By Heather Campbell >>
Effective communication is key to business & leadership success
For business leaders, the ability to communicate effectively is vital. Get it wrong and you lose your ability to lead, motivate and engage.
And organisations are little more than the sum of the conversations that take place every day – boardroom conversations, sales conversations, conversations in team meetings, even water-cooler conversations. To become and remain successful, organisations need to adopt best practices in managing the conversations that drive their business.
Yet most companies pay lip-service to developing this vital leadership skill-set. And this is despite employee surveys regularly showing that people rate their bosses’ communication skills as poor. As a result, organisations around the world are losing millions through failed projects, and are actively creating disinterested, poorly motivated workforces.
Transform performance by improving management communication
Many organisations that have invested in some form of communication skills programme – often a generic programme from a generalist agency – have been disappointed by the results. The typical one or two-day (or in some cases just half-day) workshop allows leaders to gain new understanding about communication but, crucially, not the ability to change behaviours long-term or implement good practice when the pressures of everyday work life bite.
Despite good intentions, old behaviour patterns are repeated almost as soon as the manager gets back behind their desk. You can’t expect a transformation in communication approaches after a short period of learning – but you can transform business performance by improving management communication. It takes a little time and effort, but it’s always worth it.
Effective management communication means building self-awareness
Communication is one of the most complex areas for development. It means changing deeply embedded habits. After all, most people haven’t dedicated any real time and effort to learning how to communicate since they were a toddler!
Real progress in management communication comes from gaining a deeper level of self-awareness in order to understand what is getting in the way of achieving change. Changing long-term habits and building the self-awareness that underpins those habits – and enables us to adopt new, more effective ones – takes time and support.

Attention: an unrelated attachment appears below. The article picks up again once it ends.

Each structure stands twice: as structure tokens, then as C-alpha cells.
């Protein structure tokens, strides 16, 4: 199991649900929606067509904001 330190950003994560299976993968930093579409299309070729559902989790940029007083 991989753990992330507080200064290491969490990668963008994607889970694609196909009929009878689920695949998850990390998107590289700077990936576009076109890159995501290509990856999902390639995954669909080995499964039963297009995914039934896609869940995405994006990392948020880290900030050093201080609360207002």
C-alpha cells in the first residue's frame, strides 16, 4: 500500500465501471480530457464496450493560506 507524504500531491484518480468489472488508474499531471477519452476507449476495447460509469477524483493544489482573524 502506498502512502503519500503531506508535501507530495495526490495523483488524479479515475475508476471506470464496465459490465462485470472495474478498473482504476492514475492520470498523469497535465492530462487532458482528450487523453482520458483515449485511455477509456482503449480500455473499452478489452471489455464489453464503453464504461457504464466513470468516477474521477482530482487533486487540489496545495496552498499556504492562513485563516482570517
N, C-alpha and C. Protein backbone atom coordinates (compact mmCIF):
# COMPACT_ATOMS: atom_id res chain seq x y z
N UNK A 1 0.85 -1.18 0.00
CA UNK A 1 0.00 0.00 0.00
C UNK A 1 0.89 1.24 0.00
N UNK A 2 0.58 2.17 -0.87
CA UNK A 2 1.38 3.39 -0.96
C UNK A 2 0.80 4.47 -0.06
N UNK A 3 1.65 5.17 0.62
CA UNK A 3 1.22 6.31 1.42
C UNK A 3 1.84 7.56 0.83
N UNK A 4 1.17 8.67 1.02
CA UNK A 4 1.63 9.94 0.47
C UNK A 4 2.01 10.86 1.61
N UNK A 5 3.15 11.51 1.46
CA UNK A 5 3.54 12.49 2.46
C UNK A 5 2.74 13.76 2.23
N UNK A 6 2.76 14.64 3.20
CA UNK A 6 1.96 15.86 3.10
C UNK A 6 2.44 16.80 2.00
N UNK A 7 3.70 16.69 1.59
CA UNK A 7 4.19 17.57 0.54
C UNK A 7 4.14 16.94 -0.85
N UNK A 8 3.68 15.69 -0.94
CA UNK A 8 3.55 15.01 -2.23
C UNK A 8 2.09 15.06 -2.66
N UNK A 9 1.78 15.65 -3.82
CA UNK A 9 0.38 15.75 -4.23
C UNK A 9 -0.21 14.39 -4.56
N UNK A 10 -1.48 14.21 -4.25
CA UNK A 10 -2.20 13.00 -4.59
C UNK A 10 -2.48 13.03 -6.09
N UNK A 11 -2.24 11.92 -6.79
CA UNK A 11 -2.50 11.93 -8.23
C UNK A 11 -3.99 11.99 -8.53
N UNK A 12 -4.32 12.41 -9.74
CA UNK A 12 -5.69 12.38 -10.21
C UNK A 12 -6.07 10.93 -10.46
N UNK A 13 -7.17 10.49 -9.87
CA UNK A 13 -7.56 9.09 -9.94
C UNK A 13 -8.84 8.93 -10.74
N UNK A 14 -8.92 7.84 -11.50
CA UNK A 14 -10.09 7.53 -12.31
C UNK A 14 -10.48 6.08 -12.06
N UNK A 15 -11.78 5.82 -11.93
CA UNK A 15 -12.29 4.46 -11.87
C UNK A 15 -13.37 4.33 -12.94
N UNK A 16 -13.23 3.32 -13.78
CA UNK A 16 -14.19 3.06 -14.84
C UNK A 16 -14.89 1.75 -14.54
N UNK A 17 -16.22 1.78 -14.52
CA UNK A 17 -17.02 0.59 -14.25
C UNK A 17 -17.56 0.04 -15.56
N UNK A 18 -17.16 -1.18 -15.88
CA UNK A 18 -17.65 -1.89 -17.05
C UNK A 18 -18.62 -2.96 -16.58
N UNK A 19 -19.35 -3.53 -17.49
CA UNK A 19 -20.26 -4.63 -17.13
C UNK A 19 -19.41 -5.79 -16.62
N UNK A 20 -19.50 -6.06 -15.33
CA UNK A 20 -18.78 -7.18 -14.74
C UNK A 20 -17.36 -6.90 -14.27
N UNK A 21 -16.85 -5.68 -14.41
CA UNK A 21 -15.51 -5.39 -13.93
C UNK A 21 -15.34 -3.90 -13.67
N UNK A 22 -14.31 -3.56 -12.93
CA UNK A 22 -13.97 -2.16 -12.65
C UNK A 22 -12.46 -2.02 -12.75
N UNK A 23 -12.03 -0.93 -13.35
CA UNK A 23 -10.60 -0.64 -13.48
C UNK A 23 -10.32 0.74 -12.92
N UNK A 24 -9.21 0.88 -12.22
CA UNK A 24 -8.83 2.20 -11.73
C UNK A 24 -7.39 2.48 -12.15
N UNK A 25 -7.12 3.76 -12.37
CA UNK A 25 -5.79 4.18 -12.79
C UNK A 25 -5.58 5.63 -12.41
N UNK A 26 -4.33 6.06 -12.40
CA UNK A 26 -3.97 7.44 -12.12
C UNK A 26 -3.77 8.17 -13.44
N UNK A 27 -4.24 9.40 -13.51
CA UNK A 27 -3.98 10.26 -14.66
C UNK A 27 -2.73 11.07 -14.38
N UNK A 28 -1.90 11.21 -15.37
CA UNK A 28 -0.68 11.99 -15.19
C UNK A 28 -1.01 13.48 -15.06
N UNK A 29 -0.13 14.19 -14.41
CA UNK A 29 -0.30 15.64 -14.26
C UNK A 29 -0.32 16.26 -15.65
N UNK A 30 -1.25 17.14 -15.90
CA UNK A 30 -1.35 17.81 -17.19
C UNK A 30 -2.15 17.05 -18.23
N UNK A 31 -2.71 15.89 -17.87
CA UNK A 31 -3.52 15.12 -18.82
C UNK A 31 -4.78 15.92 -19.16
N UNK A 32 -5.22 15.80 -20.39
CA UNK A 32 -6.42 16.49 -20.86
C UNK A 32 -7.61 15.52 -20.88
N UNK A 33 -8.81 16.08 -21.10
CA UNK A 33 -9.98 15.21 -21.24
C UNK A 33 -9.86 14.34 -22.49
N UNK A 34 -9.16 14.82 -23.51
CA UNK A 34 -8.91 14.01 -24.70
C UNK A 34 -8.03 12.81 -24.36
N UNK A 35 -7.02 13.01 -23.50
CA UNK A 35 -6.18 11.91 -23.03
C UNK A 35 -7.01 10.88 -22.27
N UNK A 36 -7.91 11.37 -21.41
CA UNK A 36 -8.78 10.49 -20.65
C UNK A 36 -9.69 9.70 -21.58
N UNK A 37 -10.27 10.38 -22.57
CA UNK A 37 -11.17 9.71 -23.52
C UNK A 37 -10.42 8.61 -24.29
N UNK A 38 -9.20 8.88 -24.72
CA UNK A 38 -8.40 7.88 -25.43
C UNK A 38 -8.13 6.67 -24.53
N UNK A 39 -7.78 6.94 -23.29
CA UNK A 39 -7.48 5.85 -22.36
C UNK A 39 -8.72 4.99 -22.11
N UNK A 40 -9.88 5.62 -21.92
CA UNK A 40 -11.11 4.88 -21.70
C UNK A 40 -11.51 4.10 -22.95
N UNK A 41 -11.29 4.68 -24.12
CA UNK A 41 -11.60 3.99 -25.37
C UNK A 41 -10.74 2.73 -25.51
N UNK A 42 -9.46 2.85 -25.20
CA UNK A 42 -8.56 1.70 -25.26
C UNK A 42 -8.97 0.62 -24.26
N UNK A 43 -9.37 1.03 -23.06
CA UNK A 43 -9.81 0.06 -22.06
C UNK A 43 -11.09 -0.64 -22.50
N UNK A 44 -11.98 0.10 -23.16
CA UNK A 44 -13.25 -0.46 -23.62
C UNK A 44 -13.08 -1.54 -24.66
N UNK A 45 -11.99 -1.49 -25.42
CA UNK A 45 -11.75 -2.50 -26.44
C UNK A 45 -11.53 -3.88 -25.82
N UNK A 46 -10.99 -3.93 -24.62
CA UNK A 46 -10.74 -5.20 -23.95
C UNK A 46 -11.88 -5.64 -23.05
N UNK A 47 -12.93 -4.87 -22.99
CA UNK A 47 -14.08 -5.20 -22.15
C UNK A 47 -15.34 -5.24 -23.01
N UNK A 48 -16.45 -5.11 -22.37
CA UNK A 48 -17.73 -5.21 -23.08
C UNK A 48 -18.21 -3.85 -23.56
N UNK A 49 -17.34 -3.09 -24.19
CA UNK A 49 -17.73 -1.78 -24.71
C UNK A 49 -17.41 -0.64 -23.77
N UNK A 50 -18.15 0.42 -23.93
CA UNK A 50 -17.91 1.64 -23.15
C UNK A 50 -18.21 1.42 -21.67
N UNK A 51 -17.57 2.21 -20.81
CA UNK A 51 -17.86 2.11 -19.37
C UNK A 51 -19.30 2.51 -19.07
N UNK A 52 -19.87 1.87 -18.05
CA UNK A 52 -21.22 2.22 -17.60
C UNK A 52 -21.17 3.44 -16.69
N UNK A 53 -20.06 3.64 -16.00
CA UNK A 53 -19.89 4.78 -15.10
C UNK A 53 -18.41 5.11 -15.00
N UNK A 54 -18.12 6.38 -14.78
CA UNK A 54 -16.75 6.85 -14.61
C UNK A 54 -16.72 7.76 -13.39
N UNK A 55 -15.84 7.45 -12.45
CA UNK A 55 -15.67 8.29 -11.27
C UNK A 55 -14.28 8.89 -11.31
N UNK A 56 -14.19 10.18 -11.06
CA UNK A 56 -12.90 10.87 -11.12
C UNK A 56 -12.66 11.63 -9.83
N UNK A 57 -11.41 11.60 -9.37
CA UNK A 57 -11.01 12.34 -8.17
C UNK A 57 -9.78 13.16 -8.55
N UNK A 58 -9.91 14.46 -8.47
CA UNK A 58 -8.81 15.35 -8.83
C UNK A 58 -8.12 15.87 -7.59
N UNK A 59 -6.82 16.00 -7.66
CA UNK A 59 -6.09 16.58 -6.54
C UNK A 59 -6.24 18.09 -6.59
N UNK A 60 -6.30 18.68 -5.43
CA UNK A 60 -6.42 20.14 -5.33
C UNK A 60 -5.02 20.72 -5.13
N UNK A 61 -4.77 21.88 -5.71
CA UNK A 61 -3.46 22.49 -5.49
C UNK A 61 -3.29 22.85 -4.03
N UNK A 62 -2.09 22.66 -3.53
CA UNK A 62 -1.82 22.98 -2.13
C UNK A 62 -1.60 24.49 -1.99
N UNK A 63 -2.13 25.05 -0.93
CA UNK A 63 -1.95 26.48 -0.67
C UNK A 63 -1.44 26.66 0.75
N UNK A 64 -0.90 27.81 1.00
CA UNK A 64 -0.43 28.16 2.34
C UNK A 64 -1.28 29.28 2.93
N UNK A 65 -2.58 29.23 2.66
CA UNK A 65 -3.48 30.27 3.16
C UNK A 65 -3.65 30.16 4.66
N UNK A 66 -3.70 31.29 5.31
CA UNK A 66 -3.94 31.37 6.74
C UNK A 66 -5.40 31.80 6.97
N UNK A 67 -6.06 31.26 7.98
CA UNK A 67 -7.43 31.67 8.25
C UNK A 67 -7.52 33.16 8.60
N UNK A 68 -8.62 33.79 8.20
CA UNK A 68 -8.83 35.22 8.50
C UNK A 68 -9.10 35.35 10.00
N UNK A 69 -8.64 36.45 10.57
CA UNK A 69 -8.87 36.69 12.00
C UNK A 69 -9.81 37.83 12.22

This philosophy is core to our approach at CommsMasters and we feel passionately that management communication is the most underdeveloped skill set for senior managers and we are working every day to change that.
Leadership communication has never been more important
The importance of leadership communication has never been greater. With the unprecedented economic conditions, one of the few untapped resources businesses can release lies within their employees’ willingness to give that bit extra. The best way to tap into that unrealised energy is through changing the way leaders communicate.
What do you think? What is your experience of leadership communication in your organisation? Feel free to use the comments to share your thoughts or ask us any questions you may have…
I cannot agree more with Heather’s blog. In my opinion if an organisation wants to change how they do things – improve customer service, increase sales or make more effective use of their budget, then they need to change how people communicate. My experience both as a manager in Financial Services and a independent consultant, is that companies instead of investing in some specially designed training, design a new process and lovely forms only make matters worse as managers hide behind them.
Let’s be honest we all probably think we are better communicators than we think – as I read recently, no one ever says ‘I wish that person would stop listening to me so much’ and ‘Bad listening is like bad breath, lot’s of people notice, but very few people tell you about it’. Raising self-awareness through feedback and coaching is key and yet the paradox is that senior managers receive less feedback the higher they climb and often assume that their success is down to their excellent communication skills!
I work in an engineering environment where people are often promoted on the basis of technical expertise. It is frequently the case that technically-biased organisations under-value the importance of inter-personal communications and fail to develop this vital leadership skill-set. I some across many Senior Managers, who seem to have no motivational or inspirational qualities. How would one go about trying to change such cultures which are so technically biased?
Heather’s comments above support the insightful research at The Work Foundation that investigated the difference between ‘good’ and ‘outstanding’ leaders. One of the findings reported by Penny Tamkin was that ‘ outstanding leaders understand that talk is work ’ They specifically identified that establishing mutual dialogue is the precursor to taking effective action.